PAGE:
For a given length of *L* and a modulation level of *P*, a PL contains *L*/Δ*y* grooves with *P*^{(}^{L}^{/Δ}^{y}^{)} possible groove combinations. Here, we use a simulated annealing (SA) algorithm, which is a global optimization technique, to search for the very groove combination that produces the best approximation to the desired field pattern. The optimal procedure is similar to that used in [28] and is performed as follows: (1) Each pixelated groove is initiated by a random x-position of 0, -λ_{SPP}/*P*, −2λ_{SPP}/*P*,..., or -(*P*-1)λ_{SPP}/*P*, and the cost function *F*_{cost} is calculated, which has a general form as:

*I*

_{i}is the SPP intensity at the

*i*th focal point F

_{i};

*I*

_{total,i}the sum of the intensity of all the sampling points on the preset focal planes of F

_{i}; ${I}_{\text{aver}}=\frac{1}{M}{\displaystyle {\sum}_{i=1}^{M}{I}_{i}}$; and

*w*

_{i}the weight factor.

*I*

_{i}and

*I*

_{total,i}are evaluated with Eq. (1). The first term inside the bracket in Eq. (2) aims to achieve plasmonic focusing at designate locations, and the second term helps to obtain a uniform distribution of intensity among the

*M*focal spots. (2) The

*x*-position of a random groove is randomized to another allowed value, and the cost function

*F*

_{cost}

^{new}is evaluated. (3) If

*F*

_{cost}

^{old}<

*F*

_{cost}

^{new}, then the change is accepted; otherwise, the change is probabilistically accepted with a possibility specified by exp[(

*F*

_{cost}

^{old}-

*F*

_{cost}

^{new})/

*T*], where

*T*is a temperate parameter which is initially high and then slowly reduces as the algorithm runs. (4) For a given temperature

*T*, step (2)-(3) are repeated

*M*times, here

*M*= 1000, 500, and 250 for the case of

*T*≤ 0.01, 0.01<

*T*≤ 0.1, and 0.1<

*T*≤ 10, respectively. (5) Parameter

*T*is reduced to

*αT*(0<

*α*<1) and steps (2)-(3) are repeated with the new

*T*. (6) The algorithm terminates when no change is accepted at current temperature. Then the optimal solution is found. Note that

*T*plays a crucial role in controlling the evolution of the solution. For a large

*T*, the algorithm is likely to accept solutions that are worse than current solution. This probabilistic characteristic enables the algorithm to jump out of any local optimums. As

*T*is reduced slowly so is the chance of accepting worse solutions. Therefore, the search space is gradually pruned and converges to the optimum solution eventually. Throughout this work,

*T*is initially set to 10 and

*α*= 0.9.

## 3. Results and discussion

#### 3.1 PL with two on-axis foci

As the first demonstration, a PL with modulation level *P* = 2 is designed. The relevant parameters of the lens are as follows: The working wavelength λ is 830 nm, corresponding to plasmonic wavelength λ_{SPP} = 814 nm. The two preset foci F_{1} and F_{2} are located at (11µm, 0) and (17µm, 0), respectively. The length of the device L is 24µm and the groove size parameters w and Δ*y* are 407 and 300 nm, respectively. The PL is symmetric with respect to the *x*-axis; therefore there are 40 pixelated grooves that need to be optimized. Here, the cost function *F*_{cost} is specified with *w*_{1} = *w*_{2} = 1, and *I*_{total} is sampled over 61 points on the focal plane (from y = −18 to 18µm, sampling space = 600 nm). We run the SA algorithm 30 times and pick out the best structure, which is illustrated in Fig. 2(a). The corresponding longitudinal intensity profile of the optimized PL is presented in blue dotted lines in Fig. 2(c), where two intensity peaks are positioned at *x* = 10.9 and 16.4 µm, which coincides well with our objective.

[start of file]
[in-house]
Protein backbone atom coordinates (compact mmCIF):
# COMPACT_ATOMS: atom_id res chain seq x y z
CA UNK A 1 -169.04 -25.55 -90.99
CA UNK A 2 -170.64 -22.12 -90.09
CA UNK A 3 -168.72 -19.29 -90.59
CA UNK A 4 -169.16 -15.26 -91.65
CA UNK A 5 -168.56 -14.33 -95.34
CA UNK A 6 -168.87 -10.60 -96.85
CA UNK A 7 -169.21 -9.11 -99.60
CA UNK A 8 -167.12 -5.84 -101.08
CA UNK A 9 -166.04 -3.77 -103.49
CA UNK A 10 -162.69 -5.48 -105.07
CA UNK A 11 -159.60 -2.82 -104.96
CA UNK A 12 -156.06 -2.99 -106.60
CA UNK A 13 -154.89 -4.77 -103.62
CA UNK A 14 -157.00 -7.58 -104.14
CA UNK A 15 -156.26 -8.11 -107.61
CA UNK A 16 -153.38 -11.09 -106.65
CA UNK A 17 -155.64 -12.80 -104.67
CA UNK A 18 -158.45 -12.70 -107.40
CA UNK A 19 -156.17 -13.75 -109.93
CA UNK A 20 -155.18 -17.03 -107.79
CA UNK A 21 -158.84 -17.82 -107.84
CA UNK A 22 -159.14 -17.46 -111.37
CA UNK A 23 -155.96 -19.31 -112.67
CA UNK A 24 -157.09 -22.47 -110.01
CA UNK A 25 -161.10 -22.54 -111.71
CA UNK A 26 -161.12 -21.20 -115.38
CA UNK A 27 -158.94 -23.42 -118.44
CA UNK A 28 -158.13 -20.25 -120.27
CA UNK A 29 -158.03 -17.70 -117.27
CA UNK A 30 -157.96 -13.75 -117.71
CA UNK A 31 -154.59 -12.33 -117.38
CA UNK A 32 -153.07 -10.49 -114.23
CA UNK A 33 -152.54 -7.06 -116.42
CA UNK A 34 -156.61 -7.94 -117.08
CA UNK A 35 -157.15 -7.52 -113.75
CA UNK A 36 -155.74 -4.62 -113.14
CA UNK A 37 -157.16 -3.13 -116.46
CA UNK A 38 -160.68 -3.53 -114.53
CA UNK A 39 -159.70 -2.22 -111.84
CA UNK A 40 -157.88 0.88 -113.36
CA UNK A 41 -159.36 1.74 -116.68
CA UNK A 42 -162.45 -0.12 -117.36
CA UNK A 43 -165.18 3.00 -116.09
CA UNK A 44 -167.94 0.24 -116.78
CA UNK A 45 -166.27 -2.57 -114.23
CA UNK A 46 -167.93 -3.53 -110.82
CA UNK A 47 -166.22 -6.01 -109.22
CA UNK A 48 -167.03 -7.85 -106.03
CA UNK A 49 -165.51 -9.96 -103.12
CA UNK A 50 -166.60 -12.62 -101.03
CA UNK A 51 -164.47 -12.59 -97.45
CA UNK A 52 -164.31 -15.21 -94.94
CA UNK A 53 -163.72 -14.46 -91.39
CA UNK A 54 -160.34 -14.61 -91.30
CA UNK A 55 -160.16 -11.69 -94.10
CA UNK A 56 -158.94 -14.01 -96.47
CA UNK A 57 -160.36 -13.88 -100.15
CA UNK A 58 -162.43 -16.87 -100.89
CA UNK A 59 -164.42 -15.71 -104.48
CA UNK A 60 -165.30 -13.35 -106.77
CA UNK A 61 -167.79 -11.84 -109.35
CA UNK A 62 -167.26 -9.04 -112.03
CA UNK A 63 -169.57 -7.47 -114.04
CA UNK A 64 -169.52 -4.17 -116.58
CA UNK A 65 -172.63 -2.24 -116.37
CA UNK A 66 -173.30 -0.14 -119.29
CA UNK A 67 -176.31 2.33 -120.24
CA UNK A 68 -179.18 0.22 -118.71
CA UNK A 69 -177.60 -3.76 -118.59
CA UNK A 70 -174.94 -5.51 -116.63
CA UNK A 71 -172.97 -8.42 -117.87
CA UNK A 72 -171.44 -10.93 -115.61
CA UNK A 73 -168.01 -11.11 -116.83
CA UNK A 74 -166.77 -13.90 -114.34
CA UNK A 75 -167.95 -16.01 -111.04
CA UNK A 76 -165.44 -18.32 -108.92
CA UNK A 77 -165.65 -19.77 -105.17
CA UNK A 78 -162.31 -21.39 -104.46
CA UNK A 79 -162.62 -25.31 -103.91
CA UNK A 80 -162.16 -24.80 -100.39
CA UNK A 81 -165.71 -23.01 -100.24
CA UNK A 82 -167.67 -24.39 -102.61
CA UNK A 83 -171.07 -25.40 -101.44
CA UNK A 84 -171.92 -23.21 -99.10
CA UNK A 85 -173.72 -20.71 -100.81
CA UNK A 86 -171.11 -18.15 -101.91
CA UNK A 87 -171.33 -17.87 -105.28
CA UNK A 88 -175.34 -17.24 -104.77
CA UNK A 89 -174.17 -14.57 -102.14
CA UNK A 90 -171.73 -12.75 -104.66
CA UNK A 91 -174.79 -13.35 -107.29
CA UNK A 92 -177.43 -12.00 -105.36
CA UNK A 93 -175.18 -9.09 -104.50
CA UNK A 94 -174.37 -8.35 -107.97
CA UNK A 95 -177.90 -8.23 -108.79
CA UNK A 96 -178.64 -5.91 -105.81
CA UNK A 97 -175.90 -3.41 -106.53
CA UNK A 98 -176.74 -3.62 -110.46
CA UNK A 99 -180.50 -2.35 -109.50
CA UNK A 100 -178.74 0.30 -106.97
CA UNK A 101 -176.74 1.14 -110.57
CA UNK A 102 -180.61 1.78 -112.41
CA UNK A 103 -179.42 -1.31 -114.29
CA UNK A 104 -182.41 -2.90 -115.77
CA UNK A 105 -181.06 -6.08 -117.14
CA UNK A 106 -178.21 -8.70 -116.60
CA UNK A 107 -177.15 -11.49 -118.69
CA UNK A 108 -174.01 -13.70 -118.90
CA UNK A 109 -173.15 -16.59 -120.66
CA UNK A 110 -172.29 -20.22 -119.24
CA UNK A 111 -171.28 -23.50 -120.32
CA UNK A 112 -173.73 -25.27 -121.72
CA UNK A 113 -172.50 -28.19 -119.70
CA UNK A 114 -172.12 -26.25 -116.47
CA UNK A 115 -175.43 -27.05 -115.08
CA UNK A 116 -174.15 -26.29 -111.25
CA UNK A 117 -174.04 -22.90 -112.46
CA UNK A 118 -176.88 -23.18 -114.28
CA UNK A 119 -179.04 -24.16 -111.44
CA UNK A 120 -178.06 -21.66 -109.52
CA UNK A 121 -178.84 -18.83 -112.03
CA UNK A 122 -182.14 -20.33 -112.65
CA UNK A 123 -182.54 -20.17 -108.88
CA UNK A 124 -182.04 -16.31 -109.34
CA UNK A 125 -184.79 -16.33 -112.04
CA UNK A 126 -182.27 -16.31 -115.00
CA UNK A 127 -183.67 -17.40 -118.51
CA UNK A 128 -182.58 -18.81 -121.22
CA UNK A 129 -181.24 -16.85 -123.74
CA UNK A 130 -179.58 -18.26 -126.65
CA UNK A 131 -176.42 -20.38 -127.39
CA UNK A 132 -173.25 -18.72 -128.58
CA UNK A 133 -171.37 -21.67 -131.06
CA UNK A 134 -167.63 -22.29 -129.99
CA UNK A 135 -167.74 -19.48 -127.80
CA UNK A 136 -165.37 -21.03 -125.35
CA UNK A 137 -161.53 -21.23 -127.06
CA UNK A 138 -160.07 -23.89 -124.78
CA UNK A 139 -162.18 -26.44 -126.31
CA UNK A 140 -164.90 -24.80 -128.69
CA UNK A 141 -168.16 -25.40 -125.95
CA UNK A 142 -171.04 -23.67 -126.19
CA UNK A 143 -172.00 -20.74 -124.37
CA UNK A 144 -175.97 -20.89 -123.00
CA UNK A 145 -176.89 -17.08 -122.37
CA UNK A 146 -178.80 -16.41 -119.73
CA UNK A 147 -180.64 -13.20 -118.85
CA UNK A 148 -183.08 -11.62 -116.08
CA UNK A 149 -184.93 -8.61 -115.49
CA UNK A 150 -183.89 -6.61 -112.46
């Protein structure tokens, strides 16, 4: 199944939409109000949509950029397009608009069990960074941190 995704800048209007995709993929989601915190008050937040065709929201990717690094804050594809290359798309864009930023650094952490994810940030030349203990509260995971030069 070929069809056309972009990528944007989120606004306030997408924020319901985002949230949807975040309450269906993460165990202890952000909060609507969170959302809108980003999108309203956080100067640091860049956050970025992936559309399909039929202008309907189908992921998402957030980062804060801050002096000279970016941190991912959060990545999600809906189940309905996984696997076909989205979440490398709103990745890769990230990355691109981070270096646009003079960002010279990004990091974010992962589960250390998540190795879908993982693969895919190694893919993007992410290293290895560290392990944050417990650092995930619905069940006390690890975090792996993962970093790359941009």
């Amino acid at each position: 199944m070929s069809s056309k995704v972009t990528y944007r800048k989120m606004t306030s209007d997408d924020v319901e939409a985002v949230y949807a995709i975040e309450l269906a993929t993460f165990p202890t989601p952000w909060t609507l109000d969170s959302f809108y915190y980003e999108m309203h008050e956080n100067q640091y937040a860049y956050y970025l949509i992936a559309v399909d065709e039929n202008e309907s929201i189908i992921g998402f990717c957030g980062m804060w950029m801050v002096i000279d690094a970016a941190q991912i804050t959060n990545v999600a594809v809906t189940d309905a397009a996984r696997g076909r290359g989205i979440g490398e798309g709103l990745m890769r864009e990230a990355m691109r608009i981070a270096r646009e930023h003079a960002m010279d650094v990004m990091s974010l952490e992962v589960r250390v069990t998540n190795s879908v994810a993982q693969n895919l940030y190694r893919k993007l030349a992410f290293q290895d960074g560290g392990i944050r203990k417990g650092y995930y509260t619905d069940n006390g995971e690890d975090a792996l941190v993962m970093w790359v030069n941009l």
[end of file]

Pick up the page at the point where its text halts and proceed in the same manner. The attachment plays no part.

To verify the performance of the designed PL, we utilize the three-dimensional finite-difference time-domain (FDTD) method to characterize the structure. In the FDTD simulation, pixelated grooves (groove depth = 40 nm) are etched on a 50 nm gold film which is sandwiched between air and a glass substrate. An *x*-polarized plane wave is used as the excitation source, which illuminates from the air side and covers the entire PL structure (inset of Fig. 1). The dielectric constants of gold and glass are set to ε_{gold} = −26.6 + 1.67i (interpreted from [29]) and 2.25, respectively. Perfectly matched layer absorbing boundary condition is used at all boundaries. The simulated FDTD intensity distribution |*E*|^{2} around the focal area is shown in Fig. 2(b), which clearly exhibits bifocusing of SPPs along the optical axis. Two intensity peaks are formed at (11.2 µm, 0) and (16.5 µm, 0) with nearly uniform peak intensity (intensity ratio = 1:0.98) as expected. The longitudinal (*y* direction) and transverse (*x* direction) intensity profiles through the foci are shown in Figs. 2(c) and 2(d), respectively, and both the intensity profiles are in excellent agreement with the SA results. The longitudinal and transverse FWHM are 660 and 2560 nm for focus F_{1}, and 673 and 3250 nm for focus F_{2}. The resultant field in the region x < 0 is a mirror image of that in the region x > 0 due to the symmetry, therefore there are another two foci on the –*x*-axis. The chromatic dispersion of the PL has also been studied by comprehensive investigation of the shape, intensity and focal length of the foci for excitation wavelengths ranging from 680 to 980 nm (in the step of 10 nm). Although the lens is designed at λ = 830 nm, it achieves a good on-axis bifocusing in the wavelength range of 780-960 nm, wherein the shapes and relative intensities of the foci are well maintained, and the transverse FWHM of the foci are kept as small as ~0.8λ (see Fig. 2(e)). Beyond the bandwidth of 780-960 nm, the shapes and intensities of the foci deteriorate severely. In particular, no prominent focusing phenomena are observed at the short wavelength end (not shown here). Figure 2(f) shows an inverse proportional dependence of the extracted focal lengths on the wavelength in the range of 780-960 nm.

#### 3.2 PL with three on-axis foci